It’s Monday morning. I begin the countdown to prepare my six-year-old for another week of virtual school. We’re in week five of remote learning this time around. At least, I think it’s week five. Could be six. Tough to keep track since all the weeks have blurred together.
His brow furrows almost immediately and I know it’s going to be a rough start. AGAIN. I realize my stomach is in knots too.
He trudges over to the iPad and sits down. My first meeting isn’t until 9:30 so I have my laptop set up beside him so we can “go to work together.” The teachers are taking attendance and I hear the reminder for everyone to keep their cameras on. His square is black.
“Turn your camera on,” I whisper. He does but slips under the table in a fit of defiance. They call his name and he responds in a flat voice “here I am” from his seat on our ceramic floor.
I see many of his bright-eyed classmates responding excitedly to the roll call as I try to yank my guy back on his chair without looking like a criminal on camera. I’m unsuccessful (likely on both counts) and he runs over to the couch, lies down and puts a pillow over his head. It’s always this way. The frustration and panic are setting in. The clock is ticking and I don’t have time to cajole him all day. My husband is already at least an hour into calls at his new job.
“C’mon buddy, all your classmates are excited to see you. Please go back to the table,” I plead, with an edge to my voice that is probably a little too harsh.
“I don’t want to!” he yells.
“You don’t have a choice.”
And now he’s crying. Knowing I’ve caused this and that it will be almost impossible to turn things around at this point, I begin to cry too.
Not 10 minutes into distance learning and he’s already done. It’s like this every day. He knows what’s to come and no matter how amazing his teachers are (and they are), remote learning and kindergarten do not go together.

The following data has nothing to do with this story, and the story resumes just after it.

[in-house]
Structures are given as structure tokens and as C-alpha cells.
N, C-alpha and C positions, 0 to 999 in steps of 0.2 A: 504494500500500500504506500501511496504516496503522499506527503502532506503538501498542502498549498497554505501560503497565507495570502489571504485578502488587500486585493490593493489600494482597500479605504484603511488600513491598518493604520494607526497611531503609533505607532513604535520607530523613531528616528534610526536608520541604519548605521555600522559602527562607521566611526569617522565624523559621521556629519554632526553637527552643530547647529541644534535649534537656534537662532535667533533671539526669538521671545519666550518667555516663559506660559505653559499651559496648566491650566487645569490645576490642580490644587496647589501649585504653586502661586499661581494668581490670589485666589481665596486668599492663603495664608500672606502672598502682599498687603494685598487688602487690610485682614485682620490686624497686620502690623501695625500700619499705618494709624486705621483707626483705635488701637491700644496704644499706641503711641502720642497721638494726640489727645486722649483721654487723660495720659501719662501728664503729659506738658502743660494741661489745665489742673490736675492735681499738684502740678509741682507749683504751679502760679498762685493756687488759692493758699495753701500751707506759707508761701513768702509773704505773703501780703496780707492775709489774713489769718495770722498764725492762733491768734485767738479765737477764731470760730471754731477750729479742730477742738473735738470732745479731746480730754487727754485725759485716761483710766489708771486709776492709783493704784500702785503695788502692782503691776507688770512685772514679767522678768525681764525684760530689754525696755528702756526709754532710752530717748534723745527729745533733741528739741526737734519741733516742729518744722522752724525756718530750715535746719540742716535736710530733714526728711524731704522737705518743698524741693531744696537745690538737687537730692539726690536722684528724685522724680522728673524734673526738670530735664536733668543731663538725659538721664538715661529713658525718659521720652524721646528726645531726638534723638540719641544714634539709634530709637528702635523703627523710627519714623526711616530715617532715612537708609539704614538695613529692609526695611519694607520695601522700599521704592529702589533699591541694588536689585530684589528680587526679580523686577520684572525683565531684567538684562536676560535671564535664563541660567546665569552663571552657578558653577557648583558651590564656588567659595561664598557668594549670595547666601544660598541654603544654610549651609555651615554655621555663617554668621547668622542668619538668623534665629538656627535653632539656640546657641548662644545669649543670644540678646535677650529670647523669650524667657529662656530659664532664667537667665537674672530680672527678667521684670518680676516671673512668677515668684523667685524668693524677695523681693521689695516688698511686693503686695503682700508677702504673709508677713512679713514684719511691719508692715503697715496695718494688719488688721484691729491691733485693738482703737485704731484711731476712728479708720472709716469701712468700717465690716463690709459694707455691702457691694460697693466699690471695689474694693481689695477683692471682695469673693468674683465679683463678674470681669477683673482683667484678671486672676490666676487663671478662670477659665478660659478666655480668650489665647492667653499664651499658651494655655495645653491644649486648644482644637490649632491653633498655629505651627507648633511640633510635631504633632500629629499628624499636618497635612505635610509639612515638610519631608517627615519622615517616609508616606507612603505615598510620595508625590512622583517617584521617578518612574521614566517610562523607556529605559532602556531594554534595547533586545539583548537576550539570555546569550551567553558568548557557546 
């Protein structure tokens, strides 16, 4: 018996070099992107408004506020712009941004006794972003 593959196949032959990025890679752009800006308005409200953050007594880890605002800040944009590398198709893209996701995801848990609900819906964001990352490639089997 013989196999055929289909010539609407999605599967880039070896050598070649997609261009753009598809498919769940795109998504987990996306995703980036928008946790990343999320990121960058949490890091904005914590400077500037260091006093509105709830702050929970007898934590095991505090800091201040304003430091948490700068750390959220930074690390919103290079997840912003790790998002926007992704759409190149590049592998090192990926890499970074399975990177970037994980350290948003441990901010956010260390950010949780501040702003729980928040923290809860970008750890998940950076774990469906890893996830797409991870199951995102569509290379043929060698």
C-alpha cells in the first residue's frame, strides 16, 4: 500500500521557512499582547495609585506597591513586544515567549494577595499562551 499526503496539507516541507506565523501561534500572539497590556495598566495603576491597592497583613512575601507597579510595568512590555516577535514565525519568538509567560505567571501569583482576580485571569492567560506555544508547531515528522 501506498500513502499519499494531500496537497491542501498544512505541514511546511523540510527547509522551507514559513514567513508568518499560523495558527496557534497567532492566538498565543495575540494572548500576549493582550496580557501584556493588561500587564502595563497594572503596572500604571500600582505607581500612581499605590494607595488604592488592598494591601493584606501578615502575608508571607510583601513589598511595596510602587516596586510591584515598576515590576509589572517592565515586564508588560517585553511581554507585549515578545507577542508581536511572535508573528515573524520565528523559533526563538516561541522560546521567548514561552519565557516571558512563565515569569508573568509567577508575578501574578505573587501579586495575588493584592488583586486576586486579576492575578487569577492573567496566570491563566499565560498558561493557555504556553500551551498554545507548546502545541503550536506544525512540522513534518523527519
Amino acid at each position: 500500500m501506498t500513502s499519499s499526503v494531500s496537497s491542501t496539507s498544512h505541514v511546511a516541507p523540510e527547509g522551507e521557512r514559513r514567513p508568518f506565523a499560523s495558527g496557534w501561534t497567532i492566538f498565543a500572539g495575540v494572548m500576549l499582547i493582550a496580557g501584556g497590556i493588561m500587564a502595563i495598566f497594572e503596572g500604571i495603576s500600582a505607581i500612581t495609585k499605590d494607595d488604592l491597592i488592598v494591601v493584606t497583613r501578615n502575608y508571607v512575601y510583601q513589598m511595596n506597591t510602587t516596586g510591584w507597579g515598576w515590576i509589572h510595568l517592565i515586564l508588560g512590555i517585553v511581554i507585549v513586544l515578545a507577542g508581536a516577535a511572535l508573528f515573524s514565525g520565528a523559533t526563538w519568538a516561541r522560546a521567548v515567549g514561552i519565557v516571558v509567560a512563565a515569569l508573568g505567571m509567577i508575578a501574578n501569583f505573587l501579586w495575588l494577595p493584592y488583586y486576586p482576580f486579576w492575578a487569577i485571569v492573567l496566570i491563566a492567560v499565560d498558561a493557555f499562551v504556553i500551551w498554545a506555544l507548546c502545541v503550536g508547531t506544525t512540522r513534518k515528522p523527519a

In our city, it’s looking like kids will be learning from home until the end of June. How on earth are we to negotiate two more months of this? And how can we be the only ones struggling?
We have two older boys as well and although they are better equipped to cope with e-learning, I see our ten-year-old trying to give up piano lessons (virtual now too, of course) and withdrawing more into himself, and our 13-year-old losing himself in video games. It’s tough on everyone.
Later that day I was perusing one of my Facebook moms groups (while losing focus on a video call myself), and I came across a post from another tired and frustrated senior kindergarten mom at her wit’s end. I scrolled through the comments with many echoing the same sentiments I’ve been feeling. Finding solidarity in this army of parents was a huge weight off my shoulders.
That said, realizing you’re not alone doesn’t solve the problem for two full-time working parents but it certainly made us feel less pressure. I don’t have the silver bullet here but since that fateful Monday, I have discovered a few helpful strategies that sometimes work for us.
- Giving our kid stuff to keep his hands busy. Lego works well for us but it could be a fidget toy or something else. Our son is able to listen, respond, and build Lego at the same time.
- Reaching out to our school’s Special Education Resource Teacher. They put a “busy kit” together for my son, which was mostly fun worksheets.
- Picking our teacher friends’ brains. One of our close friends has been gracious enough to send some great virtual activities that my son can navigate on his own.
- Talking to other parents. It’s not only cathartic, but they are an amazing source for tips and ideas.
- Giving our kid a choice, where possible. When it becomes painfully obvious that he won’t last the whole virtual day, we look at the daily or weekly schedule together and have him choose the activities for which he can commit to being “in” class and engaged.
There will be good days and bad for sure, and if your day is a $%*! show tomorrow, at least you know you aren’t alone.